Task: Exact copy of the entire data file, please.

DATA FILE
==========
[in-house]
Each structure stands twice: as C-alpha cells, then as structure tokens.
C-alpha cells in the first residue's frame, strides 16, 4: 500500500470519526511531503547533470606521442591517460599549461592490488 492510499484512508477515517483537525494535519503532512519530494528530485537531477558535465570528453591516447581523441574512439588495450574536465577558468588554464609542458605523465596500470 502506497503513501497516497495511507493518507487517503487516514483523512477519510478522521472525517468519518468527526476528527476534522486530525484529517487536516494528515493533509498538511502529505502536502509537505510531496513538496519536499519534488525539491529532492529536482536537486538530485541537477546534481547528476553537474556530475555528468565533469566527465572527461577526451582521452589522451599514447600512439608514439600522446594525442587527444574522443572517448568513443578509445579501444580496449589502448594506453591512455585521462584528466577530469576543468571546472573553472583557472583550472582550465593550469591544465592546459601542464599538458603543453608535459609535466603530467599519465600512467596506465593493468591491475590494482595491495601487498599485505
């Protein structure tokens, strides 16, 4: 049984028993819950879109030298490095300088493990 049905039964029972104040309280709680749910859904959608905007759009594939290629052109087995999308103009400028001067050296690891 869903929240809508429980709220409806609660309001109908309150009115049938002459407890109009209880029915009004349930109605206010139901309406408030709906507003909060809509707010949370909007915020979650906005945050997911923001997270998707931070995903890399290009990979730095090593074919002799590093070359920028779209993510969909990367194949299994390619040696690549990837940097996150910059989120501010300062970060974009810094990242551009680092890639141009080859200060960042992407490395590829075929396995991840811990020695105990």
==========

[in-house]
Each structure stands twice: as C-alpha cells, then as structure tokens.
C-alpha cells in the first residue's frame, strides 16, 4: 500500500470519526511531503547533470606521442591517460599549461592490488 492510499484512508477515517483537525494535519503532512519530494528530485537531477558535465570528453591516447581523441574512439588495450574536465577558468588554464609542458605523465596500470 502506497503513501497516497495511507493518507487517503487516514483523512477519510478522521472525517468519518468527526476528527476534522486530525484529517487536516494528515493533509498538511502529505502536502509537505510531496513538496519536499519534488525539491529532492529536482536537486538530485541537477546534481547528476553537474556530475555528468565533469566527465572527461577526451582521452589522451599514447600512439608514439600522446594525442587527444574522443572517448568513443578509445579501444580496449589502448594506453591512455585521462584528466577530469576543468571546472573553472583557472583550472582550465593550469591544465592546459601542464599538458603543453608535459609535466603530467599519465600512467596506465593493468591491475590494482595491495601487498599485505
């Protein structure tokens, strides 16, 4: 049984028993819950879109030298490095300088493990 049905039964029972104040309280709680749910859904959608905007759009594939290629052109087995999308103009400028001067050296690891 869903929240809508429980709220409806609660309001109908309150009115049938002459407890109009209880029915009004349930109605206010139901309406408030709906507003909060809509707010949370909007915020979650906005945050997911923001997270998707931070995903890399290009990979730095090593074919002799590093070359920028779209993510969909990367194949299994390619040696690549990837940097996150910059989120501010300062970060974009810094990242551009680092890639141009080859200060960042992407490395590829075929396995991840811990020695105990």